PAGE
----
Thanks to the Massachusetts Association of Guardians Ad Litem (MAGAL) for inviting Attorney Jonathan Fields to speak at their annual conference on November 7 on high-conflict cases in litigation and mediation. The keynote speaker, Bill Eddy, was terrific. The title, too, was excellent– “I’m OK, You’re a X$!#@&%!!!: High-Conflict Behavior in Family Law Cases.”
Mediation is a tool that can be invaluable to families. At Fields and Dennis, we are well-versed in all aspects of Family Law, and we often turn to mediation as an agreeable and less distressing means to an end. There are many ways that mediation can benefit families at various stages of life. From divorce to estate planning and everything in between, mediation can be an indispensable tool to quell interfamilial tensions and disputes.
If this were a game of Family Feud (Instances a family may call upon a mediator…) ‘divorce’ and ‘estate planning’ may very well be the top two answers on the board, but there are a variety of times when the services of a mediator may benefit a family unit. Read More.
Case Law Updates by Attorney Jonathan Fields from Family Mediation Quarterly, October 2013, including:
Case Law Updates by Attorney Jonathan Fields from Family Mediation Quarterly, July 2013, including:
The most recent professional development meeting, “Collaborative Law and Mediation Tools and Techniques: A Common Ground” was a product of the joint committee of the MCFM and the Massachusetts Collaborative Law Council chaired by our own Lynn Cooper. The panelists, in addition to Lynn, were Dan Finn, Kate Fanger, Karen Levitt, and Lisa Smith.
The committee was created in order to foster close reciprocal relationships between the organizations – and we are succeeding. As a result of the committee’s efforts, for example, we are now cross-promoting each other’s events.
Being trained in the two disciplines has informed the way I practice both.
What can Collaborative Law teach the mediator? Collaborative Law taught me to provide summary notes to the clients following each mediation. Although some mediators have been doing this for years without any influence from Collaborative Law, it wasn’t until I was trained in Collaborative Law that I understood the effectiveness of this procedure. One of the panelists suggested discussing with mediation clients their goals for the process, a staple at the beginning of the first Collaborative meeting. I haven’t done this yet but I’m considering it.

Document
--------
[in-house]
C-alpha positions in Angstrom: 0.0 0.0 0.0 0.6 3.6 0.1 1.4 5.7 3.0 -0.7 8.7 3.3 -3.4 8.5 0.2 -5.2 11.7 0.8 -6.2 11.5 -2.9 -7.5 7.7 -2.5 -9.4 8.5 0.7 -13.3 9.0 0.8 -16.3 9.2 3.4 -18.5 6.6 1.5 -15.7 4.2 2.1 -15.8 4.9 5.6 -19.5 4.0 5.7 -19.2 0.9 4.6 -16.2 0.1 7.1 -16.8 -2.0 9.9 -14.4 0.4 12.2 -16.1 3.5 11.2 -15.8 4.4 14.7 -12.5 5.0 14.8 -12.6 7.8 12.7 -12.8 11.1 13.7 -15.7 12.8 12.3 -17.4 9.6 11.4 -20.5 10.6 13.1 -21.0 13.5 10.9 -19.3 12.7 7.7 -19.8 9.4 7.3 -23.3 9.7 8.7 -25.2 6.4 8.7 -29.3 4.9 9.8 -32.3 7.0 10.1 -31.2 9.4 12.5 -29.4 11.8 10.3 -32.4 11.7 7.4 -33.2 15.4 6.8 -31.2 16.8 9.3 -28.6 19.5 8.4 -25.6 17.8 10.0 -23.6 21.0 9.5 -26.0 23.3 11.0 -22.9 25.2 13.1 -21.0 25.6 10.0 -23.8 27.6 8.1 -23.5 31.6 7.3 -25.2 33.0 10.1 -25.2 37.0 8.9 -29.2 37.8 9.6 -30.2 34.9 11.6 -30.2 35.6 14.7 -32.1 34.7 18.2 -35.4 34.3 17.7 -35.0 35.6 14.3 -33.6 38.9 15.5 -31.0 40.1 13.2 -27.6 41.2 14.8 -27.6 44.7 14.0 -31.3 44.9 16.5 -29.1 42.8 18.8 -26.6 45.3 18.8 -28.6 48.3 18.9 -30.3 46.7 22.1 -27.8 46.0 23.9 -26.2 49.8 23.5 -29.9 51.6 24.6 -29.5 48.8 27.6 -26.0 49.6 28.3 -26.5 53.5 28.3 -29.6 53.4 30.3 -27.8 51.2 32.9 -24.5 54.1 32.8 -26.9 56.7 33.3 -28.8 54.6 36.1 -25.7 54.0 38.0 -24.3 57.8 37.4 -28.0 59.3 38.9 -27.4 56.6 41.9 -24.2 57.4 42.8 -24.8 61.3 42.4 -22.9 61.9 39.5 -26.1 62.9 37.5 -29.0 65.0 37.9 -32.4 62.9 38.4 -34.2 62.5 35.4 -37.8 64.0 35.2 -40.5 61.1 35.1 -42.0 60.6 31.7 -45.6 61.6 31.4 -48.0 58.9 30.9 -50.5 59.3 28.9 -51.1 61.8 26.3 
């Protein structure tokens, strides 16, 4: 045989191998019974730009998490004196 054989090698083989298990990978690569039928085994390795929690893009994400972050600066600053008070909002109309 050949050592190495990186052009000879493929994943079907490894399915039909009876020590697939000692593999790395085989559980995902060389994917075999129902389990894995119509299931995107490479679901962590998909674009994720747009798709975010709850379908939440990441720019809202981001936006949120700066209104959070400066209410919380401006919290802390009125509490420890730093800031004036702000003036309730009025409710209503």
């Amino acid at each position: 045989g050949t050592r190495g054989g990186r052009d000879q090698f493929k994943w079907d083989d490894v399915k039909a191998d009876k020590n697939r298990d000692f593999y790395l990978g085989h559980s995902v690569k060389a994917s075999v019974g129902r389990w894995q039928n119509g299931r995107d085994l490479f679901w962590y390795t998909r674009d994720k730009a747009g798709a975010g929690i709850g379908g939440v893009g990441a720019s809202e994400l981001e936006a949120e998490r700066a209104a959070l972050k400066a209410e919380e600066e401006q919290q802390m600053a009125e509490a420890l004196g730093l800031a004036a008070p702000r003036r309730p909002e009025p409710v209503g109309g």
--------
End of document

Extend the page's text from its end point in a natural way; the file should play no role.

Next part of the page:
What can Mediation teach the Collaborative Practitioner? Mediation skills such as listening and reframing are critical for the Collaborative practitioner; in fact, I believe that every Collaborative Practitioner should be required to take a course in mediation.
In any event, I think all of us can agree that the communities have a lot to teach other. I look forward to more of these joint ventures in the future.
From the Family Mediation Quarterly
On November 16, the Massachusetts Council on Family Mediation held its annual Fall Institute to a sold-out audience at the Wellesley Community Center. As the President of MCFM, Jonathan Fields was honored to be the first speaker at the opening plenary session. The topic blended an update of family law with a discussion of what role the law plays in mediation. The discussion it prompted was lively and informative and set the tone for an excellent Institute.
On September 13, as most of you know, MCFM marked an important milestone – our 30th anniversary. We honored the occasion with an event at the Endicott House in Dedham. Thanks to the organizers (in alphabetical order – Lynn Cooper, Barbara Kellman, Diane Spears, Laurie Udell, and Fran Whyman,) it was a well-attended and unqualified success. Quite a few of us talked briefly to the gathering and I was one of the speakers. Les Wallerstein, editor of FMQ, asked me to submit my talk for publication. I asked him if it could “count” as my President’s Letter for the quarter and he agreed. With that understanding, Les, here it is…